(i) The “layout=timing” problem is not fixed.
(ii) Long QCA wires are placed in higher order parity generator circuits.
The rule for assigning minimum number of QCA cells under single clocking zone is not maintained in most of the cases.
LTEx parity generators
The parity generators designed with LTEx methodology are called the LTEx parity generators. To understand the LTEx methodology, it is necessary to introduce two-input LTEx Module as elaborated below.
Two-input LTEx module
The LTEx module of Fig. 5a, Block diagram includes four Layered T NAND (LT NAND) gates. The LT NAND1 takes two inputs A1 and A0 to produce intermediary output of T1 at clock 0. The inputs A1 and A0 are coupled separately with the intermediary output T1. Then T1 is connected to the input ports of LT NAND2 and LT NAND3 to produce second level intermediary outputs of T2 and T3 respectively at clock 1. These intermediary outputs of T2 and T3 are then given to LT NAND4 to get the final output Z0. The clock signals are applied to quantum cells in order of 0,1,2,3, so that the intermediary outputs get evaluated at clock 3 for proper Exclusive OR output generation. The detailed mathematical interpretations of LTEx block are given by equation (3) as follows:
(3)
Equation (3) is commonly used in LTEx methodology to design even and odd parity generator QCA layouts. The output of the two-input LTEx module is shown in figure 6 Output of two-input LTEx module.
The n-bit even parity generator produces Ex-ORed operation of inputs as P_even = A[n-1] ⊕ A[n-2] ⊕ A[n-3] ⊕ ... ⊕A[2] ⊕A[1] ⊕A[0] and stores it in P_Even. To implement the Ex-ORed addition of such inputs in parity generators, the two-input LTEx modules are required. Primarily, the most significant two bits i.e. A[n-1] and A[n-2] are Ex-ORed by using the first LTEx module. After that the intermediary result is further Ex-ORed with A[n-3] by using second level LTEx module. This process continues till it ends up with the ultimate Ex-OR result of A[1] ⊕A[0] which requires (n-1) number of LTEx modules.
Unlike the even counterparts, the term A[n-1] ⊕ A[n-2] ⊕ A[n-3] ⊕ ... ⊕A[2] ⊕A[1] ⊕A[0] is inverted to form P_odd. Total (n-1) numbers of two-input LTEx modules are used to obtain the expected output of P_odd. The LTEx methodology to generate n-bit even/odd parity generator layouts is given by Algorithm 1:
Algorithm 1: LTEx Methodology:
Step 1: Follow the LTEx expression as follows in expression (3) to find the intermediary result A[i] A[j] LTEx(A[i],A[j])=T_L^+ ((A[i],T_L^+ (A[i],A[j] ),
(A[j],T_L^+ (A[i],A[j])))
where i, j varies from 0-1.
Step 2:
If even parity generator layout is to be generated
then,
P_even=LTEx(A[n-1],LTEx(A[n-1],A[n-2])),...LTEx(A[2], LTEx(A[1], A[0]))
else
P_odd=LTEx(A[n-1],LTEx(A[n-1],A[n-2])), ...LTEx(A[2], LTEx(A[1], A[0]))
According to LTEx methodology, the QCA de-sign parameters such as O-Cost, Cost_{α}, Complexity, Irreversible Power Dissipation of even and odd parity generators are modelled in Corollaries 1-8 as provided in Table 2.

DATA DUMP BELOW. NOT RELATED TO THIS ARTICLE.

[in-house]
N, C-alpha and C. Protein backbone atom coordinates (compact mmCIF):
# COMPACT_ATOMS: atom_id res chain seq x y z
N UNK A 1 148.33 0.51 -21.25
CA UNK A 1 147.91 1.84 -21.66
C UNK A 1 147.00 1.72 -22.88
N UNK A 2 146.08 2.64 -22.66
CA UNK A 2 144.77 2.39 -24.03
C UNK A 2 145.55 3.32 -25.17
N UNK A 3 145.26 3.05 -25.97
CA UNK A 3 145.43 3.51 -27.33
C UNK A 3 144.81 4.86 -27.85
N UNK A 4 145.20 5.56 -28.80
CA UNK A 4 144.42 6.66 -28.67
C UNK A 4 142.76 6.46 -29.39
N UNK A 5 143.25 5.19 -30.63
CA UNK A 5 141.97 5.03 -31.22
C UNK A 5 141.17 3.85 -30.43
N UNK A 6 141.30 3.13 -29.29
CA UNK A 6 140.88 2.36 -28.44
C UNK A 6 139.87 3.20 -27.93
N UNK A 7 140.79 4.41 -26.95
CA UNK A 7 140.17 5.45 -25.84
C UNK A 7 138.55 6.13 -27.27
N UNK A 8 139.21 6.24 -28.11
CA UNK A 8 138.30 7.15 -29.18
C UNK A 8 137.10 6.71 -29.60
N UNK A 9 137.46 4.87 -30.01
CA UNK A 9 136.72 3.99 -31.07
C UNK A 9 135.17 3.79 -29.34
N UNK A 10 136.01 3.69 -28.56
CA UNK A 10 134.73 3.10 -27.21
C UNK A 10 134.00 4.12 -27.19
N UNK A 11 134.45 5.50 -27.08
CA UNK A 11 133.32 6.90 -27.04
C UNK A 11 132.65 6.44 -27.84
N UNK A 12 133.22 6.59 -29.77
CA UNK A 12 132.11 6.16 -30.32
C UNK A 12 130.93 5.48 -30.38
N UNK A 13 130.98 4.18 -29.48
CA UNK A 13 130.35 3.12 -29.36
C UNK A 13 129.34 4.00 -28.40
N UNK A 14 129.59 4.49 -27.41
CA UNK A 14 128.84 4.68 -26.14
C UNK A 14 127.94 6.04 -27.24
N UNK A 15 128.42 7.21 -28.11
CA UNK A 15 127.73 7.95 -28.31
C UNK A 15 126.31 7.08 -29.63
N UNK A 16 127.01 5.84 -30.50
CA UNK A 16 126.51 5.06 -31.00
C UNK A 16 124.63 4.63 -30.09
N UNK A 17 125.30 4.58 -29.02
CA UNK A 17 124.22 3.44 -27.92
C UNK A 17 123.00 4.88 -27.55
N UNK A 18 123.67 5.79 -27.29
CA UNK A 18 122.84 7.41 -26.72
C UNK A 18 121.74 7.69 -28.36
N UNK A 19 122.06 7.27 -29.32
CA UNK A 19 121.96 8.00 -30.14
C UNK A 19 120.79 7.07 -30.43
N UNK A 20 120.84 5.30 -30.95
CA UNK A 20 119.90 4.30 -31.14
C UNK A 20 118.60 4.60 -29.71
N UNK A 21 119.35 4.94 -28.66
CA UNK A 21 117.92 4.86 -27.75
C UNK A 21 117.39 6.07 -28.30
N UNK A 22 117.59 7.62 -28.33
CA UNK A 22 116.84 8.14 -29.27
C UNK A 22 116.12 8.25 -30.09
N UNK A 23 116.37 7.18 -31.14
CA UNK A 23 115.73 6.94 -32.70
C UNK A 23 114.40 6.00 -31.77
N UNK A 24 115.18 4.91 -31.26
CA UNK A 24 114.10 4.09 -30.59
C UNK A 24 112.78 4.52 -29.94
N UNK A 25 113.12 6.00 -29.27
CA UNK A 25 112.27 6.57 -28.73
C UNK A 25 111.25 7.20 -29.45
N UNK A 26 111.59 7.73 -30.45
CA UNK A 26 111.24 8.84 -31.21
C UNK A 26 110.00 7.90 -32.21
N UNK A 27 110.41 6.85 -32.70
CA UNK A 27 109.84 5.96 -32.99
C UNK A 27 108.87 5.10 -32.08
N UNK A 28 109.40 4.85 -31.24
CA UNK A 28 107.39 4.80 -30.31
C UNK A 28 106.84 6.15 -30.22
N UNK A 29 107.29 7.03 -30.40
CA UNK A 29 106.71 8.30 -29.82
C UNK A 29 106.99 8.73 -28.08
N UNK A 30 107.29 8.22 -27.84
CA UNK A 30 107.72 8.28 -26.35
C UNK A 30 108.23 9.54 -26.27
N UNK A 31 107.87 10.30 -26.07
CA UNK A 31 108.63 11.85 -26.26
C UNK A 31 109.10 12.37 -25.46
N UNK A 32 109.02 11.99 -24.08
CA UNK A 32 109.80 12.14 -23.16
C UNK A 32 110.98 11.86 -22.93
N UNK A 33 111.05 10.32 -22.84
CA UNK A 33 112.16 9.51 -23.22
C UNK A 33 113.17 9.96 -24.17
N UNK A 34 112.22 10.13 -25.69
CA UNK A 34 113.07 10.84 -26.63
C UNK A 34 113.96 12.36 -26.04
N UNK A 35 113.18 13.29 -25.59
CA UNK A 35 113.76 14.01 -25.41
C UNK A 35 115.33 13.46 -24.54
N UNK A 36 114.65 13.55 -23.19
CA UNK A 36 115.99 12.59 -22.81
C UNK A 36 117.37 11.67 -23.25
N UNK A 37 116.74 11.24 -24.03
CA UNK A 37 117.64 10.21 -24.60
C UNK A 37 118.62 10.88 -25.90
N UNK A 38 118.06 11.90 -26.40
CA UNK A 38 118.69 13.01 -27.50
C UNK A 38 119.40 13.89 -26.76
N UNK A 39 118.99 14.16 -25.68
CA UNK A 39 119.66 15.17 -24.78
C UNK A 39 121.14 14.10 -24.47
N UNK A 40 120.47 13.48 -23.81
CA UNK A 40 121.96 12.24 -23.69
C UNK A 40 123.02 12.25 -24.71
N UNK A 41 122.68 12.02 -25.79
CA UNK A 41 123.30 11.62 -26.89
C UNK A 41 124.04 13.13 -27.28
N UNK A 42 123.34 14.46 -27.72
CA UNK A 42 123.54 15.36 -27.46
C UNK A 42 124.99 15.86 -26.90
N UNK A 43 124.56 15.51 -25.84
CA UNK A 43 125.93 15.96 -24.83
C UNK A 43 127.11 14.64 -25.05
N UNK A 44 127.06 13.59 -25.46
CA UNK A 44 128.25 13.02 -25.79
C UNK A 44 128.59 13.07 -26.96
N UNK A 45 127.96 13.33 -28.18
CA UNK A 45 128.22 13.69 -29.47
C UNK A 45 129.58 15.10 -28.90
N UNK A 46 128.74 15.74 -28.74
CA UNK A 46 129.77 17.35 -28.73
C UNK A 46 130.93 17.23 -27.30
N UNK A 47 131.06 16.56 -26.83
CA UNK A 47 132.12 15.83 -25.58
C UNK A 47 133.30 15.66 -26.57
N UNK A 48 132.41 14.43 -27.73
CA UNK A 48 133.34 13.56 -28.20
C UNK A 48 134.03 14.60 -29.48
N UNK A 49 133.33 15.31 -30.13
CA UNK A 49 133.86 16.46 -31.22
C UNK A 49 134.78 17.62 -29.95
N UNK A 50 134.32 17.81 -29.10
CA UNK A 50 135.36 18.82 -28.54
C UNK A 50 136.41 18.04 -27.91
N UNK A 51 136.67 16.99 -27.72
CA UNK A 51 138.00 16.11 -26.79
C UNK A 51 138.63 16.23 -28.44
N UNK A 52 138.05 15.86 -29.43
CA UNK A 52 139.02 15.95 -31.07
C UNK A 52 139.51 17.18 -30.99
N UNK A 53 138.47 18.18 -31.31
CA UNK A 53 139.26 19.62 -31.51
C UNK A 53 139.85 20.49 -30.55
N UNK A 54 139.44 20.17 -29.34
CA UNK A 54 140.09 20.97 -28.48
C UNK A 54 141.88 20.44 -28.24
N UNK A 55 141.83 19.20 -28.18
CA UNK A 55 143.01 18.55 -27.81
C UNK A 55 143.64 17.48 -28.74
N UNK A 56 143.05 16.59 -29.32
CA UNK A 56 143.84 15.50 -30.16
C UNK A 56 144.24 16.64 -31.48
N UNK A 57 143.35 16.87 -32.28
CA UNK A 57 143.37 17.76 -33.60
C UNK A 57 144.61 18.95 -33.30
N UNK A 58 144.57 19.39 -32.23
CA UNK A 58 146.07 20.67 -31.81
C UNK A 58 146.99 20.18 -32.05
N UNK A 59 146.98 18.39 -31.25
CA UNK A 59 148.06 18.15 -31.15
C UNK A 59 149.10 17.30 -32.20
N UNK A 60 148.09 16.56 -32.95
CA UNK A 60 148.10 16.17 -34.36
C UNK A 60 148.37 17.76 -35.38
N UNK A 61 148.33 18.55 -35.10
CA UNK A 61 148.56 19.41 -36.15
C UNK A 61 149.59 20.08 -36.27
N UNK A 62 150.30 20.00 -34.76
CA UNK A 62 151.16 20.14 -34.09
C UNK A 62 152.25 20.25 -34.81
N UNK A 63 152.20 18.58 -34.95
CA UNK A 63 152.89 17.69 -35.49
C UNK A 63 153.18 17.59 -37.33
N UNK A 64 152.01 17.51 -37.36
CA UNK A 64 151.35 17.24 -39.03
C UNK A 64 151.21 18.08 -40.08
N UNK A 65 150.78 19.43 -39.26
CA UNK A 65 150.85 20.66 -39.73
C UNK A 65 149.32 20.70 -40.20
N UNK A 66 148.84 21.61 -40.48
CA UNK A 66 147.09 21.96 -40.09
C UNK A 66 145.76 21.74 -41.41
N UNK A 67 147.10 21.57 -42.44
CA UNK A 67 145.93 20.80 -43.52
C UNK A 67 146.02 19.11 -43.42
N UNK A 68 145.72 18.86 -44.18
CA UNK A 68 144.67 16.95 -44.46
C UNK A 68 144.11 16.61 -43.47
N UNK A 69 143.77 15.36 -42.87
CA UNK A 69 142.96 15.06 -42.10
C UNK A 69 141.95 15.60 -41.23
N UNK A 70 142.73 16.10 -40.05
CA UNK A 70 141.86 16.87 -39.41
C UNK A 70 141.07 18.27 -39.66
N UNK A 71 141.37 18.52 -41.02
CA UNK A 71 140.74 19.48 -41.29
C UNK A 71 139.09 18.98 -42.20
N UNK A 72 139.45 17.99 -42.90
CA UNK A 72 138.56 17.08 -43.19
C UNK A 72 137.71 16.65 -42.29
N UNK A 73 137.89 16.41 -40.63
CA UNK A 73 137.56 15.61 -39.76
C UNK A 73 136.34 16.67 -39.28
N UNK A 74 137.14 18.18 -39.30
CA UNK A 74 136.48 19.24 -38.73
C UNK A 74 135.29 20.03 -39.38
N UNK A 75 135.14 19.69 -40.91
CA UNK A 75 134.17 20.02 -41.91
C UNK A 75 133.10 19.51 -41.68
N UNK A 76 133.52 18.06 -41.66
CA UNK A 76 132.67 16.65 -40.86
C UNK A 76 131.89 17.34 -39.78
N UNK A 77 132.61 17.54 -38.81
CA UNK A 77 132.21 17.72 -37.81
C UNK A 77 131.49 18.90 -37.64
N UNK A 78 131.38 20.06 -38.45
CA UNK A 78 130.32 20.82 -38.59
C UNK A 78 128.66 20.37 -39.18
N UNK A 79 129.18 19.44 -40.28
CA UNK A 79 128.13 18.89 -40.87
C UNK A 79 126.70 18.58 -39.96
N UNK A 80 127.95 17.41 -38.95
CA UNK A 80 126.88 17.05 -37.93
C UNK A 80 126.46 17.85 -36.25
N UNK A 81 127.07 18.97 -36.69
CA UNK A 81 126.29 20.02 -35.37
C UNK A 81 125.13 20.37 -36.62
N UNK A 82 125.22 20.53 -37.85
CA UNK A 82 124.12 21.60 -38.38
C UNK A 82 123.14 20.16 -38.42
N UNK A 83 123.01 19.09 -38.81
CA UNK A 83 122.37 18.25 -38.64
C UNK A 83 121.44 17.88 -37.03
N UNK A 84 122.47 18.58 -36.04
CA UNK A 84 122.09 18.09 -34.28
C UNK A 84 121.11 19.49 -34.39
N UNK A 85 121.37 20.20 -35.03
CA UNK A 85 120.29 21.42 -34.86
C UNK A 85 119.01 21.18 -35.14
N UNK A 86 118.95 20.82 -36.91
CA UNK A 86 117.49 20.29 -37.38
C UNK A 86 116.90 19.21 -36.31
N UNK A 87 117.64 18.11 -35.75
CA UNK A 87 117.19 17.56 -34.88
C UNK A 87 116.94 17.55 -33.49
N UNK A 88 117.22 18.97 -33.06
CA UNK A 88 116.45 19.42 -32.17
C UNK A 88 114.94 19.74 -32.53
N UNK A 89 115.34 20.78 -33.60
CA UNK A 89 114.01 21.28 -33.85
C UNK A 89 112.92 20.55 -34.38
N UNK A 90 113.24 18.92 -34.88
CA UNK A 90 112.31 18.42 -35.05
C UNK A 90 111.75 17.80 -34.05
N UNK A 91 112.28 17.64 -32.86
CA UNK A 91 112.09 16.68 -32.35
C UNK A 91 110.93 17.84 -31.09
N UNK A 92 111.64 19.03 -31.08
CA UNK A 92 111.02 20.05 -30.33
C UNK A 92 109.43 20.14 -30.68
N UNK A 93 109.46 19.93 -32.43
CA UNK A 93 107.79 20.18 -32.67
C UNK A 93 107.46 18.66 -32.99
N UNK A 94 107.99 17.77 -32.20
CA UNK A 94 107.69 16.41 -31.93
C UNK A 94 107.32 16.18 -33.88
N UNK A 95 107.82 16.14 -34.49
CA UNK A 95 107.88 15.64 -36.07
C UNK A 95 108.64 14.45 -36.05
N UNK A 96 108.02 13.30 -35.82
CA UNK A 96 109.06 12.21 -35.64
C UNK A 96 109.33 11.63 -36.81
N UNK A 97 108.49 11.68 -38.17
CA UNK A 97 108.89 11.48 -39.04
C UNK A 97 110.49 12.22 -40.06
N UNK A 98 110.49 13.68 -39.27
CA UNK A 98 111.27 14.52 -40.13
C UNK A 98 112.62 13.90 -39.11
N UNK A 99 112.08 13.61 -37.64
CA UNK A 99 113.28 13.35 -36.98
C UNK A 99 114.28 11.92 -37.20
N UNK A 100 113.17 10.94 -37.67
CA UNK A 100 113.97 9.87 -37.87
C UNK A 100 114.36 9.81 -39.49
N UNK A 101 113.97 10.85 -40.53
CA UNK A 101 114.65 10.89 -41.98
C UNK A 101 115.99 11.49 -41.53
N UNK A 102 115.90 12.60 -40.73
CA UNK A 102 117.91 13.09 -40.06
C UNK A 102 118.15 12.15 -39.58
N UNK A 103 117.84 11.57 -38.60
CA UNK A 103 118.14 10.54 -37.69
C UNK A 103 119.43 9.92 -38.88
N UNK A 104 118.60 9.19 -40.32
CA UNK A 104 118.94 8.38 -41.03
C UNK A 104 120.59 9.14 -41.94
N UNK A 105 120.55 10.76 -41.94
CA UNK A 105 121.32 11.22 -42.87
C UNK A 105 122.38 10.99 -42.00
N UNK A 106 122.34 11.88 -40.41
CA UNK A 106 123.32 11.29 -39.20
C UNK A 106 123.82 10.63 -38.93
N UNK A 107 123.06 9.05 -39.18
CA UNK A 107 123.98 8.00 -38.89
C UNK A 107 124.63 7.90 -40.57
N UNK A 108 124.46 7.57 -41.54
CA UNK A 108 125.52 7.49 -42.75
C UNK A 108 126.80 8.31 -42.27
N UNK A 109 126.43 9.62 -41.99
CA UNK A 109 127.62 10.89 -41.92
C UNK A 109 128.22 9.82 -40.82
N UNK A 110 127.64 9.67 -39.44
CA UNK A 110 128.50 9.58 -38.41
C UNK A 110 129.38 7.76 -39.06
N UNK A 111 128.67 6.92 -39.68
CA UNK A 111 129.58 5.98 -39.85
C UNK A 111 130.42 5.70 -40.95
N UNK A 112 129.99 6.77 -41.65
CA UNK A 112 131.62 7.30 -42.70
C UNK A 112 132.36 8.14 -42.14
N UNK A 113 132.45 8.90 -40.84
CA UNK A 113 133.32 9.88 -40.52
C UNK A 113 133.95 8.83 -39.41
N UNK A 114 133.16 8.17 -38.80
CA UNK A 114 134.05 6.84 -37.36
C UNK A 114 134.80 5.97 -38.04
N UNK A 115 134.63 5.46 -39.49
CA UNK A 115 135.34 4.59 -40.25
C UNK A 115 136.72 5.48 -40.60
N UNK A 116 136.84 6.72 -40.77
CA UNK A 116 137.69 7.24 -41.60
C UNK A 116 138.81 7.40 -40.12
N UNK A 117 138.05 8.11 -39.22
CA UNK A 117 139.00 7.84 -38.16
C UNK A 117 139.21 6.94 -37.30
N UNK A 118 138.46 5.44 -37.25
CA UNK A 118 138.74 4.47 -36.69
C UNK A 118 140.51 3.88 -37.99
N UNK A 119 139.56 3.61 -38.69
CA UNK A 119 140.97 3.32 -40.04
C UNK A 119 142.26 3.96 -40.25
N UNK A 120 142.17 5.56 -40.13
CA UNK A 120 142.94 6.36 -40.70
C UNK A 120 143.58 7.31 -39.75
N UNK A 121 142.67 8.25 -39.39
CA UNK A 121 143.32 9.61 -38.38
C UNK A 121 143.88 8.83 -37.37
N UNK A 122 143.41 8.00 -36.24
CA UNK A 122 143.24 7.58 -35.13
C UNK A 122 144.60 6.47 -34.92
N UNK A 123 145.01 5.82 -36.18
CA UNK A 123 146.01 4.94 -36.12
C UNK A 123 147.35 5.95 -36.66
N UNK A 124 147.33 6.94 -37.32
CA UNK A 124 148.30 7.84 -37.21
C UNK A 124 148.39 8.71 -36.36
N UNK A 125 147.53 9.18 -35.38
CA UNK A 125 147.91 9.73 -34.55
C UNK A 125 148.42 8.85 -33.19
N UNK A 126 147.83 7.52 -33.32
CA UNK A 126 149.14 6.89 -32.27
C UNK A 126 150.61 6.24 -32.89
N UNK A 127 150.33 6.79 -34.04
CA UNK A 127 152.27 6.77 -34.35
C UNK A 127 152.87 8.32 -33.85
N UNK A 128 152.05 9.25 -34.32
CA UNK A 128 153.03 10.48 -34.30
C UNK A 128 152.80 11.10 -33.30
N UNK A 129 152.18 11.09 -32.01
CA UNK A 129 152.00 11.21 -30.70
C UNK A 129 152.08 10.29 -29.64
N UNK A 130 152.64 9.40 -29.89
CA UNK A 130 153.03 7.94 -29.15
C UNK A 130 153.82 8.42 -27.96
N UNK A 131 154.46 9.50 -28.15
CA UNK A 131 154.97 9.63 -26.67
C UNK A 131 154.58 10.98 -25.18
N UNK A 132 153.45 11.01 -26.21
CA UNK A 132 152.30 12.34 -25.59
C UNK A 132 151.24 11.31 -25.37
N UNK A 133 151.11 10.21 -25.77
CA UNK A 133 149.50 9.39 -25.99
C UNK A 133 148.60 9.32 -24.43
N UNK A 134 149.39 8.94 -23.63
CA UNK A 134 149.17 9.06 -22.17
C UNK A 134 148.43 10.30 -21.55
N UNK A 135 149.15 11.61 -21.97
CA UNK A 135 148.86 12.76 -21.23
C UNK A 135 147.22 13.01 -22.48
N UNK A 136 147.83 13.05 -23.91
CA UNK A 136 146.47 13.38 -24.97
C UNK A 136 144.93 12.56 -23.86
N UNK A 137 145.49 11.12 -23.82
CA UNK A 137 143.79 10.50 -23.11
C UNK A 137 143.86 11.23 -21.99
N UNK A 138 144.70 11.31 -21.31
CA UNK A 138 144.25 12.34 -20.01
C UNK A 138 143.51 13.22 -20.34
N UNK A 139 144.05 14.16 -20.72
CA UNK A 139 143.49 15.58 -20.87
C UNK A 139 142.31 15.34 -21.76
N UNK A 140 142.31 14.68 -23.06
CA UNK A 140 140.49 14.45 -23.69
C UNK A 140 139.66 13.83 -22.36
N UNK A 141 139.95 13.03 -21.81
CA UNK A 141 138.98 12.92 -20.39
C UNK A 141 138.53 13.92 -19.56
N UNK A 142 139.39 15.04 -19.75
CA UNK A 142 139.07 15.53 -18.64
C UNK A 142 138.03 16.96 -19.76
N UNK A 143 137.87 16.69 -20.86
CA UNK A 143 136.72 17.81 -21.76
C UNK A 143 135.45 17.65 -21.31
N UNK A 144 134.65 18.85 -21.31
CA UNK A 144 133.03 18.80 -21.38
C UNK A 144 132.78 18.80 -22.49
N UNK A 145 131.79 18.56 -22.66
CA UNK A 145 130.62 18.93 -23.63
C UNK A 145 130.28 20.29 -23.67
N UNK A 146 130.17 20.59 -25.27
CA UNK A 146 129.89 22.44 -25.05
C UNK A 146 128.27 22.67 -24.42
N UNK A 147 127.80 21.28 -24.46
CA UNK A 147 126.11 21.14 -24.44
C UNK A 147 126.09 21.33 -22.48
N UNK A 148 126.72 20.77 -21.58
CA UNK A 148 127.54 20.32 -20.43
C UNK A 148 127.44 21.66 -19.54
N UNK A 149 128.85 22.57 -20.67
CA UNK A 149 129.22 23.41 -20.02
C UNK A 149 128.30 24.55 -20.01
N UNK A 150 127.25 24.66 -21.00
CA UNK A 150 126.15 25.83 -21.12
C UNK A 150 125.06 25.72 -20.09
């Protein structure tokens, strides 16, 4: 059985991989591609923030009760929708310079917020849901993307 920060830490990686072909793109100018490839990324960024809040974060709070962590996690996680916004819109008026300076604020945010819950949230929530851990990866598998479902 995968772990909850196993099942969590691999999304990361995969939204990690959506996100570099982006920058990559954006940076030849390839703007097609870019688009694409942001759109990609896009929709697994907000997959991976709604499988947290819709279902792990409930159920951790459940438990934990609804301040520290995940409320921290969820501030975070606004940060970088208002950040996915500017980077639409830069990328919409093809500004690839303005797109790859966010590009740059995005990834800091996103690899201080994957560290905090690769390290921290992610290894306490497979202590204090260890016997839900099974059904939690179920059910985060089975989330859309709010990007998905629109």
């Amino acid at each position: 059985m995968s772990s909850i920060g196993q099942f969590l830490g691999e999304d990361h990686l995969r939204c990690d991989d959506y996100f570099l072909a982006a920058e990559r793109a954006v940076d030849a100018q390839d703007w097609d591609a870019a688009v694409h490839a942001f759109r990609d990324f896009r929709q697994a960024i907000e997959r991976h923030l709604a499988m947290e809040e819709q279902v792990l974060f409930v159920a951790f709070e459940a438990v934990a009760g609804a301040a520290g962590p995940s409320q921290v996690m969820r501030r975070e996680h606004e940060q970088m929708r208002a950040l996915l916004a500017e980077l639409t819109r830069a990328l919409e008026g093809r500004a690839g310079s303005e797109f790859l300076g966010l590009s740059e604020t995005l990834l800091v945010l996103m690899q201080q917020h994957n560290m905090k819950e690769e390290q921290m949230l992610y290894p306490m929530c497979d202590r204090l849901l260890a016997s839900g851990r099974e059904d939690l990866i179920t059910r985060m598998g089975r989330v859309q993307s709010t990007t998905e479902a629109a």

IMPLEMENTATION OF N-BIT PARITY GENERATORS USING LTEx METHODOLOGY
Even parity generators
Even and odd Parity Generators are implemented in this sub-section according to the proposed LTEx Methodology. As an example of four-bit even parity generator, the inputs i.e. A3 and A2 are Ex-ORed at the third clock zone to generate the intermediary output as shown in Fig. 5a Block diagram. The EX-ORed output of A3 and A2 is further EX-ORed with A1 at the second level and the second intermittent output is finally Ex-ORed with A0 to produce P_even as demonstrated in Fig. 7a QCA Layouts of LTEx even Parity Generators generated using LTEx Methodology: (a) 4-bit. The QCA layout of four bit parity generator consumes 0.09 µm^{2} effective area, employs 78 quantum cells and is indicating the O-Cost as 78 and generates P_even with QCA clock delay of 2.25.
Higher orders of even parity generator can also be generated implementing the proposed LTEx methodology. The eight-bit even parity generator of Fig. 6b QCA Layouts of LTEx even Parity Generators generated using LTEx Methodology: (b) 8-bit requires (8-1) =7 two-input LTEx module. Similarly, the 16-bit and 32-bit even LTEx parity generators need (16-1) =15 and (32-1) =31 two-input LTEx module respectively as demonstrated in Fig. 6b-d. In general for the design of n-bit even parity generators, the requirement is (n-1) cascaded two-input LTEx modules.
The O-Cost for 8-bit LTEx parity generator is 26*(8-1) = 182 whereas the 16-bit and 32-bit LTEx parity generators have O-Cost of 26*(16-1) = 390 and 26*(32-1)= 806 respectively. So the O-Cost of 26*(n-1) can be presumed for an n-bit even LTEx parity generator. The value of Cost_{α} for four-input layout of Fig. 7a QCA Layouts of LTEx even Parity Generators generated using LTEx Methodology: (a) 4-bit becomes (6^{2}+6+3^{2})*2.25=114.75. Similarly the Cost_{α} for 8-bit, 16-bit & 32-bit LTEx counterparts of Figs. 7b-d QCA Layouts of LTEx even parity generators generated using LTEx methodology: (b) 8-bit, (c) 16-bit and (d) 32-bit may be counted as (14^{2}+14+3^{2})*5.25= 1118.25, (30^{2}+30+3^{2})*11.25= 10563.75 & (62^{2}+62+3^{2})*22.25= 87108.75 respectively. The generic expression for an n-bit odd parity generator is .